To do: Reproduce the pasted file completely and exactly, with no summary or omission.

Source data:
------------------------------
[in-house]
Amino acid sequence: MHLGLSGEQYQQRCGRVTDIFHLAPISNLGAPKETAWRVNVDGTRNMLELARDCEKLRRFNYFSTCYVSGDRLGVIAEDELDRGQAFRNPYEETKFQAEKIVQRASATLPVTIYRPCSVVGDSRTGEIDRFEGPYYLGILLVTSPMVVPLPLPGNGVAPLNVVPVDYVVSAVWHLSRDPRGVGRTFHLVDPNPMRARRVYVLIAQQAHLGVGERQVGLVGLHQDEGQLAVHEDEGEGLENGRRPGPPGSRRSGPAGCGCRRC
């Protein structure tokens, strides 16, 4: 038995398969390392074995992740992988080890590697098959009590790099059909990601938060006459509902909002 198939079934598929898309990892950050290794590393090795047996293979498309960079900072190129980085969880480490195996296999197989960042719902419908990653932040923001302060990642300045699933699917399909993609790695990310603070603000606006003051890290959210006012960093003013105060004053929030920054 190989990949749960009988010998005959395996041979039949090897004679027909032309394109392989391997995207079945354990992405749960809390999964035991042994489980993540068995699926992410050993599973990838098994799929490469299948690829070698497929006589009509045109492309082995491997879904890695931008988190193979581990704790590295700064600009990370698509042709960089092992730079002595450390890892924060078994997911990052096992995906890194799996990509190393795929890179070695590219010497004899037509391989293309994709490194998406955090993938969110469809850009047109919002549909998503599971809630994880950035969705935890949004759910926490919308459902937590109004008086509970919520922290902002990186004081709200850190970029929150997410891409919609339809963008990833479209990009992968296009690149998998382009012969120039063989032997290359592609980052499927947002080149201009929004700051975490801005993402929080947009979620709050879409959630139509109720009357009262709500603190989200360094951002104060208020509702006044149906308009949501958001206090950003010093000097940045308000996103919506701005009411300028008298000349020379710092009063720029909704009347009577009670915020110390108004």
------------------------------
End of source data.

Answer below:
[in-house]
Amino acid sequence: MHLGLSGEQYQQRCGRVTDIFHLAPISNLGAPKETAWRVNVDGTRNMLELARDCEKLRRFNYFSTCYVSGDRLGVIAEDELDRGQAFRNPYEETKFQAEKIVQRASATLPVTIYRPCSVVGDSRTGEIDRFEGPYYLGILLVTSPMVVPLPLPGNGVAPLNVVPVDYVVSAVWHLSRDPRGVGRTFHLVDPNPMRARRVYVLIAQQAHLGVGERQVGLVGLHQDEGQLAVHEDEGEGLENGRRPGPPGSRRSGPAGCGCRRC
């Protein structure tokens, strides 16, 4: 038995398969390392074995992740992988080890590697098959009590790099059909990601938060006459509902909002 198939079934598929898309990892950050290794590393090795047996293979498309960079900072190129980085969880480490195996296999197989960042719902419908990653932040923001302060990642300045699933699917399909993609790695990310603070603000606006003051890290959210006012960093003013105060004053929030920054 190989990949749960009988010998005959395996041979039949090897004679027909032309394109392989391997995207079945354990992405749960809390999964035991042994489980993540068995699926992410050993599973990838098994799929490469299948690829070698497929006589009509045109492309082995491997879904890695931008988190193979581990704790590295700064600009990370698509042709960089092992730079002595450390890892924060078994997911990052096992995906890194799996990509190393795929890179070695590219010497004899037509391989293309994709490194998406955090993938969110469809850009047109919002549909998503599971809630994880950035969705935890949004759910926490919308459902937590109004008086509970919520922290902002990186004081709200850190970029929150997410891409919609339809963008990833479209990009992968296009690149998998382009012969120039063989032997290359592609980052499927947002080149201009929004700051975490801005993402929080947009979620709050879409959630139509109720009357009262709500603190989200360094951002104060208020509702006044149906308009949501958001206090950003010093000097940045308000996103919506701005009411300028008298000349020379710092009063720029909704009347009577009670915020110390108004």